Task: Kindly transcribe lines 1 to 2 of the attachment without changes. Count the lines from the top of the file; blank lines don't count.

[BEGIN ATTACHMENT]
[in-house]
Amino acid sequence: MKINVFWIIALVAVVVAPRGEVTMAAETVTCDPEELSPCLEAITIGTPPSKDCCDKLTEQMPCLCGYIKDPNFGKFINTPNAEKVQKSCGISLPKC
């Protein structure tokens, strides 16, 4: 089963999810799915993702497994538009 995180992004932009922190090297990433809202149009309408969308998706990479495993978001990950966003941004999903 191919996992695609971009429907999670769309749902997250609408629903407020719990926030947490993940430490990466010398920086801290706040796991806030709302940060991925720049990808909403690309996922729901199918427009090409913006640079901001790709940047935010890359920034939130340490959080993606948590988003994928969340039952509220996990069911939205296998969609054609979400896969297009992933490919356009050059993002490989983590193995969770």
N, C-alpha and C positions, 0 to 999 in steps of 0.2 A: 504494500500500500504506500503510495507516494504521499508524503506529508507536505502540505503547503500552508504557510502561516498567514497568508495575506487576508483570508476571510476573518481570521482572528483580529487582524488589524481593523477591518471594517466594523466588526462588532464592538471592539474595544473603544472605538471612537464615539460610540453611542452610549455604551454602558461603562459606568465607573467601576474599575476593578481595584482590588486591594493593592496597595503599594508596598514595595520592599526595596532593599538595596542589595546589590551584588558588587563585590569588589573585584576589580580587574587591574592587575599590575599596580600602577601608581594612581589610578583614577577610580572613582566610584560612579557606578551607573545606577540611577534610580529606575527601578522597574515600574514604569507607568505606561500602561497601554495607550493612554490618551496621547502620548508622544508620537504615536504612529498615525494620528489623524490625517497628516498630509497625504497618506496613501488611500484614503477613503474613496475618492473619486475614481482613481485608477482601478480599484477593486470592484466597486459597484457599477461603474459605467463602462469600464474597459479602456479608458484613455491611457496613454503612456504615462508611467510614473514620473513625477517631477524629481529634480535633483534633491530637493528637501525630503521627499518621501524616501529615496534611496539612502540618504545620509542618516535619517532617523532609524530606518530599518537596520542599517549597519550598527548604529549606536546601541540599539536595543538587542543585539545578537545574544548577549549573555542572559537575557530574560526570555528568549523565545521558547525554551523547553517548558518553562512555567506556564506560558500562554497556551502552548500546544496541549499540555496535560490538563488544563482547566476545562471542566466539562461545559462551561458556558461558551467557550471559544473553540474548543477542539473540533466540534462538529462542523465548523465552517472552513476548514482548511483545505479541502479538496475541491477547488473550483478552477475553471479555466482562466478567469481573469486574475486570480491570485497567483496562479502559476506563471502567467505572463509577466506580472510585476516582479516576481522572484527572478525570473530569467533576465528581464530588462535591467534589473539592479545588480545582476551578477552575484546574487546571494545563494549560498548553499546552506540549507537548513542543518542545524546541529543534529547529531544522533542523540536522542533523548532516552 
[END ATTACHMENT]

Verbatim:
[in-house]
Amino acid sequence: MKINVFWIIALVAVVVAPRGEVTMAAETVTCDPEELSPCLEAITIGTPPSKDCCDKLTEQMPCLCGYIKDPNFGKFINTPNAEKVQKSCGISLPKC